Wednesday, February 20, 2008
The Flap About Tarps
Last week, I wrote a post about how we draped a big black plastic tarp next to Silk’s stall to keep it from flooding. While both horses tolerated the loud rustling noises and the “scary black monster” without spooking or freaking out, it obviously caused stress for them. I was especially concerned about Silk, who was locked up at night right next to it. When the rain stopped, I made my husband help me remove the tarp.
I’ve had some interesting reactions from horsepeople about the episode. Some people whom I respect felt that I should have left the plastic tarp to condition the horses to get used to having it rattling next to the corral and the barn. They thought I had “given in” to my horses by removing it. I admit that I did, and I don’t regret it.
I understand that my horses need to become comfortable with the noisy, flapping tarp. I also know that at this point in the winter, Silk’s health and well-being are more important than anything. If she is distressed, she’ll stop drinking water and eating. At exactly this time of year, for the past two years, Silk has had really serious life-threatening emergencies. There’s something about these last gasps of East Coast winter that really affect my twenty-year old horse, who spent most of her life in balmy Southern California. Right now, we’re having crazy shifts in temperature. One day, it’s 60F degrees and almost overnight, it drops to below 20F degrees. Then, it rockets back up again. My vet tells me that she is treating so many horses for colic these days.
After more than ten years, Silk trusts me to take care of her. I had to ask myself what I would really gain by forcing her to live with the tarp, feeling stressed out for several days until she became immune to its presence. I actually agreed with the horses that the never-ending rattling noise caused by even small gusts of wind was very irritating. There’s no deadline by which my horses have to learn to ignore noisy tarps. They’re generally willing to do what I ask them without fussing or spooking. If we wait a few months until some nice sunny day to do the exercises with them walking on plastic and having it flap in their faces, the world won’t end. More important is whether Silk is able to really feel safe at night in her stall. I'd really like to get through the transition of seasons this year without another gigantic vet bill.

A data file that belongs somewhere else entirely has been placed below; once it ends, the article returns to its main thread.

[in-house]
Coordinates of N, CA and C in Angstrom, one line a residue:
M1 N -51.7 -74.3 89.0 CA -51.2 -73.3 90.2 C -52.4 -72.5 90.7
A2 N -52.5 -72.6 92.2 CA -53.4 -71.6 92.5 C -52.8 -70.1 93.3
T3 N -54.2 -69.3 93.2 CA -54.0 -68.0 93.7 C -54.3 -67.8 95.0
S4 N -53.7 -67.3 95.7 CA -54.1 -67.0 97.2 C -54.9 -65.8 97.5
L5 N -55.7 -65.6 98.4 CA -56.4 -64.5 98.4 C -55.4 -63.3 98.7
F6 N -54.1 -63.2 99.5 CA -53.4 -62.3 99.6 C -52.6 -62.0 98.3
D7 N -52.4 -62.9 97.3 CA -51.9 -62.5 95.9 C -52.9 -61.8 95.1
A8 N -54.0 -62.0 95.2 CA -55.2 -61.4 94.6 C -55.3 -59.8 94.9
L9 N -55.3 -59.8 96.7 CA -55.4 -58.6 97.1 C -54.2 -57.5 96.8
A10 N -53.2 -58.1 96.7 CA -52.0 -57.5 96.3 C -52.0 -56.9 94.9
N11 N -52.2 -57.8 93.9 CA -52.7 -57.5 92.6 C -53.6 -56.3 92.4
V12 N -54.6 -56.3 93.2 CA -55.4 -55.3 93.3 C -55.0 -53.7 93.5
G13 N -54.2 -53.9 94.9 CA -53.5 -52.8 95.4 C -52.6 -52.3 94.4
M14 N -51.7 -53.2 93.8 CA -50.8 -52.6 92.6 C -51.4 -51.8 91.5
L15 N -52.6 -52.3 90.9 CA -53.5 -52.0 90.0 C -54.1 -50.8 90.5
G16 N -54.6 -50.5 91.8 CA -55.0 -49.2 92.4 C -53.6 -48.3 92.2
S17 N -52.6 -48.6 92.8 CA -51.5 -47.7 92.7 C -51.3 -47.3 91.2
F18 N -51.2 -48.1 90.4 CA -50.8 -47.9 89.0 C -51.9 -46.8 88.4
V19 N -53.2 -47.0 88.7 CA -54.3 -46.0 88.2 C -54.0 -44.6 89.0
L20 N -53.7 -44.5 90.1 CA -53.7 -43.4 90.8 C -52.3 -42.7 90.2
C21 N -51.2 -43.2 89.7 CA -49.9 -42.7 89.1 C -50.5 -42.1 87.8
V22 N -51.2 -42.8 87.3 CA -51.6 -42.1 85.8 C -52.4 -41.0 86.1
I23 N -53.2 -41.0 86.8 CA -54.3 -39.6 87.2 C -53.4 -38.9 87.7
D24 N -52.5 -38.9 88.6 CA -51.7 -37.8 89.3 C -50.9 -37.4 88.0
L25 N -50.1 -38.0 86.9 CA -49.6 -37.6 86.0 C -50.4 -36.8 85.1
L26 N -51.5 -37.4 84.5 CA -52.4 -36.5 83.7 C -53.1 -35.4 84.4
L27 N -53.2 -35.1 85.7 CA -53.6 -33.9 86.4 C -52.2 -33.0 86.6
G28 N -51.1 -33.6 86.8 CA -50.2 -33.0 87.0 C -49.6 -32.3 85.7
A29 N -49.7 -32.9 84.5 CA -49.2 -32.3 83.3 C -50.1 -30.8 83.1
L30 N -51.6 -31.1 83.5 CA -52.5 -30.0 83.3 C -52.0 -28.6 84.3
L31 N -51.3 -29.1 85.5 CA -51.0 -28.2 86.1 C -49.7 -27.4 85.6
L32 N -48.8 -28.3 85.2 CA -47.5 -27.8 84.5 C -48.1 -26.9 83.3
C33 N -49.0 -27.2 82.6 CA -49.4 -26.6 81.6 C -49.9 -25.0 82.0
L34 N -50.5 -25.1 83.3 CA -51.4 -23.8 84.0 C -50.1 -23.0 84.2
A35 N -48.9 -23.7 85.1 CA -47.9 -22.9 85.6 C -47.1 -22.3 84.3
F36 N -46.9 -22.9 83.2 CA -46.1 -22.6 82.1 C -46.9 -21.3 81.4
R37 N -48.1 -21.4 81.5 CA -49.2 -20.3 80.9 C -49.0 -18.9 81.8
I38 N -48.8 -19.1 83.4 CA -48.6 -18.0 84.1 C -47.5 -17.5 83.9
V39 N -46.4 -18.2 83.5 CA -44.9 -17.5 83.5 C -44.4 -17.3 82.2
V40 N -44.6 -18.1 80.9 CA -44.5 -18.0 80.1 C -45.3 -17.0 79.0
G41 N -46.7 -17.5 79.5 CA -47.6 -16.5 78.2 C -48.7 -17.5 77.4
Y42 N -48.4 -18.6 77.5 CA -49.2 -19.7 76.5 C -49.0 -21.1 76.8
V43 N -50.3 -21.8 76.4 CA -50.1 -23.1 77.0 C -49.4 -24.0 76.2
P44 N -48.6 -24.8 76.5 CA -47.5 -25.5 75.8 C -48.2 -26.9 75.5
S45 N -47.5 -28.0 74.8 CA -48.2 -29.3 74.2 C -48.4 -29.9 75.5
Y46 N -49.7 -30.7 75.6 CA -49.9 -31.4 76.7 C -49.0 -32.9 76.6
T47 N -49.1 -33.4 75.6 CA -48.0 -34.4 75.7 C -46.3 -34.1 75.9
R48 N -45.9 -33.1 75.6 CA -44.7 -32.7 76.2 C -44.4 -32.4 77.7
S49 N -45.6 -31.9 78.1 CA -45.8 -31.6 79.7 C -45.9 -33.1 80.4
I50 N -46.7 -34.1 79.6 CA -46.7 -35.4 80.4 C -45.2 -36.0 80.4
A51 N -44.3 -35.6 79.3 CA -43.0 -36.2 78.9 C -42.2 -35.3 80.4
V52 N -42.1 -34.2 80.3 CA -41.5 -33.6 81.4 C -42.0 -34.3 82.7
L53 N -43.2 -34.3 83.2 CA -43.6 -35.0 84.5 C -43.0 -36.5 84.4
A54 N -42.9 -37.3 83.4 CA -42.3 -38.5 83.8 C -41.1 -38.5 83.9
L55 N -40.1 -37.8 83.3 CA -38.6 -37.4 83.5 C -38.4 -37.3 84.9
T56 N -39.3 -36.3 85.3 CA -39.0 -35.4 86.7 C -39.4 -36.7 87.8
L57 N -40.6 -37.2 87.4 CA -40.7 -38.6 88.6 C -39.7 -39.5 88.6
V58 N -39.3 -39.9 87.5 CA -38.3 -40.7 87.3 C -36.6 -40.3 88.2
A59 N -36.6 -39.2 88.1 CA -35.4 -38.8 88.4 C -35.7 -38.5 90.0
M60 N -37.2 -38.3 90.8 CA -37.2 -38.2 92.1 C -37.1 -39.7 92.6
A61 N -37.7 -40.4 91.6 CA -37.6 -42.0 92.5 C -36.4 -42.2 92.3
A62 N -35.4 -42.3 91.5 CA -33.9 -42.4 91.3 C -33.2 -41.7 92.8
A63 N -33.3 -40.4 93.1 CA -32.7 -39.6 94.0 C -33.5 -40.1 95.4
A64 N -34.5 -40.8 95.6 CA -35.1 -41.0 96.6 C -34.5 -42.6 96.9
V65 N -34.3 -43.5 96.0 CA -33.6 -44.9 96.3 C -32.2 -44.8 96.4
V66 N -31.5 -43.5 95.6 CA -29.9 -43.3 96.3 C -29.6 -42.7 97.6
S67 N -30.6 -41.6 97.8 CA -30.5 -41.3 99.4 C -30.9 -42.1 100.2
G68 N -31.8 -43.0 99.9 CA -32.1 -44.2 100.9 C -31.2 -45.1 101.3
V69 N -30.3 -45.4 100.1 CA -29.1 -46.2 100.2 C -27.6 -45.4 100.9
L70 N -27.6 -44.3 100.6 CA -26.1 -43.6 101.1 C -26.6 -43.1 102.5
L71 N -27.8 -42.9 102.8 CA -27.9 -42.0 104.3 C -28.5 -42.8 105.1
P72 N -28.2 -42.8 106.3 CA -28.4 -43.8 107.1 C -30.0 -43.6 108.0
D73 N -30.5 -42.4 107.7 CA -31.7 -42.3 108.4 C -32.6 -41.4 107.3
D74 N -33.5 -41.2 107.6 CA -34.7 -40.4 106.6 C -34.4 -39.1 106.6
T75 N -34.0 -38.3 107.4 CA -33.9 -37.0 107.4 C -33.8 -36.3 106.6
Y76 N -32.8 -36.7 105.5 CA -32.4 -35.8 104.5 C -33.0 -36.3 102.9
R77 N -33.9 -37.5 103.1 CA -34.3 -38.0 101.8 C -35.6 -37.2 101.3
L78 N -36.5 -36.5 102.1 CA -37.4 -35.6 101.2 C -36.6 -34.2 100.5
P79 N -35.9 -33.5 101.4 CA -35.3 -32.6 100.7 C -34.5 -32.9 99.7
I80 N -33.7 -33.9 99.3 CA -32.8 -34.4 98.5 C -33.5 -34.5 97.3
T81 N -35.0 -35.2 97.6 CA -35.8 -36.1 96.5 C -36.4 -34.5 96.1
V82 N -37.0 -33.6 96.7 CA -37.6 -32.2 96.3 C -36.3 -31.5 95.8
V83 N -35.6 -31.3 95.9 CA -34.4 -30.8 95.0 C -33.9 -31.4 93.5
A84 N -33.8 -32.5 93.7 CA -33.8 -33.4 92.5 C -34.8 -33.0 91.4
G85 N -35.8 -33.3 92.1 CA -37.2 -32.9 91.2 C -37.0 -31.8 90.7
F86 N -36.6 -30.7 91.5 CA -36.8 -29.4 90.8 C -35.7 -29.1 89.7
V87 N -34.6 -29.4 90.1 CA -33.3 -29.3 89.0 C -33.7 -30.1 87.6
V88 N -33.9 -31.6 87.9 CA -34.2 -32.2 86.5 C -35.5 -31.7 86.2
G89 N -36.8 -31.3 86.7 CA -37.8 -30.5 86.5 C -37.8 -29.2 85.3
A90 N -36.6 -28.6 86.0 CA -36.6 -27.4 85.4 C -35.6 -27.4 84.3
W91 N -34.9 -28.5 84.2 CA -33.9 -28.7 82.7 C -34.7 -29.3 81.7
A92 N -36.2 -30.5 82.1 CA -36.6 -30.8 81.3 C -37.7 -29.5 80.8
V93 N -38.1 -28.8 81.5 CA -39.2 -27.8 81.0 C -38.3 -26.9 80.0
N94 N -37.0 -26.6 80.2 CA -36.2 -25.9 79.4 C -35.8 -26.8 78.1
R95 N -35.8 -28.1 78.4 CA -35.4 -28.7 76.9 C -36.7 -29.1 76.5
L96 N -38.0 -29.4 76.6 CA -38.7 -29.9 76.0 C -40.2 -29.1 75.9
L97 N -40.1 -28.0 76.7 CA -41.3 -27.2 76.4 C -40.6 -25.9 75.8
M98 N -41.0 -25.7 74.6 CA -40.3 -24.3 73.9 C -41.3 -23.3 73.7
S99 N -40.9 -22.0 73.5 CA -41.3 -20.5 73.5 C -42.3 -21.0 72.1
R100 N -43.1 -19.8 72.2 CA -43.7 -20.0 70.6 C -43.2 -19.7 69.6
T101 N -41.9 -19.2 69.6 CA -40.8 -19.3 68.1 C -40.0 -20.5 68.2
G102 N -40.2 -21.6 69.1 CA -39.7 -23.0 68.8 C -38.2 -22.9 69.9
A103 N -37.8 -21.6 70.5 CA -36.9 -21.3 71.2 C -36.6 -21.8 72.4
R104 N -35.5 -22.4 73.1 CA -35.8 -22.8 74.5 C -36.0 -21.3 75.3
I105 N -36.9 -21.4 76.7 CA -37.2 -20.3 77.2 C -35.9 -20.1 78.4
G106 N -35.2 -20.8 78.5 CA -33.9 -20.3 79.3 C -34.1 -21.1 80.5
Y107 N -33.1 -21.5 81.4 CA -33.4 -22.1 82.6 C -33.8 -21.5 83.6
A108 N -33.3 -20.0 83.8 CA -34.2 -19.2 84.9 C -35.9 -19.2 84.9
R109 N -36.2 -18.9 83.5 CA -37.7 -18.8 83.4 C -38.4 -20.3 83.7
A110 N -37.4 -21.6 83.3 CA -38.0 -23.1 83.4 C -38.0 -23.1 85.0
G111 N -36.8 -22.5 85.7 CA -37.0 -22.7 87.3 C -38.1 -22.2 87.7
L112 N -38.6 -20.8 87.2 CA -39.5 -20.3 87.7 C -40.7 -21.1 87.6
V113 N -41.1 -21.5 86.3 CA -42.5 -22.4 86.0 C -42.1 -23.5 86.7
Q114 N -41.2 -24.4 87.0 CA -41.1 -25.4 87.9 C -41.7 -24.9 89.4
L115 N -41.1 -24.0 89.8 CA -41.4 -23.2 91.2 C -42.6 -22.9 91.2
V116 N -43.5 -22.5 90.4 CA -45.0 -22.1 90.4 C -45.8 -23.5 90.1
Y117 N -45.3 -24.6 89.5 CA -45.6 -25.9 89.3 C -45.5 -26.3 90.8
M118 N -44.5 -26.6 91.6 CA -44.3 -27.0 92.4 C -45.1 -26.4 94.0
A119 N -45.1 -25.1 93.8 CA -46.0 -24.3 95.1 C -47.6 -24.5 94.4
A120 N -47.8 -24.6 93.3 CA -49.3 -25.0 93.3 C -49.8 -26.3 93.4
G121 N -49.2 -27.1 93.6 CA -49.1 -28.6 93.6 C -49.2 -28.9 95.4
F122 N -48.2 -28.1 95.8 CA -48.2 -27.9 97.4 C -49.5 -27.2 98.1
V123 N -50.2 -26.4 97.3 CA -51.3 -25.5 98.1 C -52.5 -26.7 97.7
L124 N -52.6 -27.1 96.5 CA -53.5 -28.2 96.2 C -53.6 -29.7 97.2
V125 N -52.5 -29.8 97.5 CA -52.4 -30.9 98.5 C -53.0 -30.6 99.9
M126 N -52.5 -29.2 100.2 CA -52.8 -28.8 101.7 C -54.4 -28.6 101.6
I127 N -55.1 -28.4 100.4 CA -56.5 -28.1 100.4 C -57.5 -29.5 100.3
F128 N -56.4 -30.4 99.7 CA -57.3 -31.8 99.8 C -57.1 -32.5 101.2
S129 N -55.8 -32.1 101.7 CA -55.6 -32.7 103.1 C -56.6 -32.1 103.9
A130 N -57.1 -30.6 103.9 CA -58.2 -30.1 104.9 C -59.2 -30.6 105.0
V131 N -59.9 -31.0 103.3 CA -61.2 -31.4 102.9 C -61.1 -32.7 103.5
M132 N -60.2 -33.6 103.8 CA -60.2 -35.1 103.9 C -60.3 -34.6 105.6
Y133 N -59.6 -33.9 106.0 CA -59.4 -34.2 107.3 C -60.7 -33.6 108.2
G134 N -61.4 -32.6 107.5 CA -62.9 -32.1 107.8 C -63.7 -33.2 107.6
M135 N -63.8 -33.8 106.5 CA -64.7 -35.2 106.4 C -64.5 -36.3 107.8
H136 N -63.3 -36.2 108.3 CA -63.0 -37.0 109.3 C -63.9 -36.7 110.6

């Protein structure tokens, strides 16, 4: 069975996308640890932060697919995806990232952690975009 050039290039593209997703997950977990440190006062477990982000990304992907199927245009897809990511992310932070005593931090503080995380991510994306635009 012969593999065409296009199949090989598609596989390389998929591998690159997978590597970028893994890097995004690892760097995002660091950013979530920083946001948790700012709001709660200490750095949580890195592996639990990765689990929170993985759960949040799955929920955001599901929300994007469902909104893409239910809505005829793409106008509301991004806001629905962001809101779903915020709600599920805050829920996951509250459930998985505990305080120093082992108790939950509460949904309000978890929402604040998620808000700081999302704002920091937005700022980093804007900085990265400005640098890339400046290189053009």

There are still going to be people who disagree with me. At this point, I feel it’s a real milestone for me to be rock-solid confident that I did what was best for Silk. I trusted my gut reaction, weighed the advice of others and in the end, stuck to my guns. Perhaps, that’s why Silk trusts me.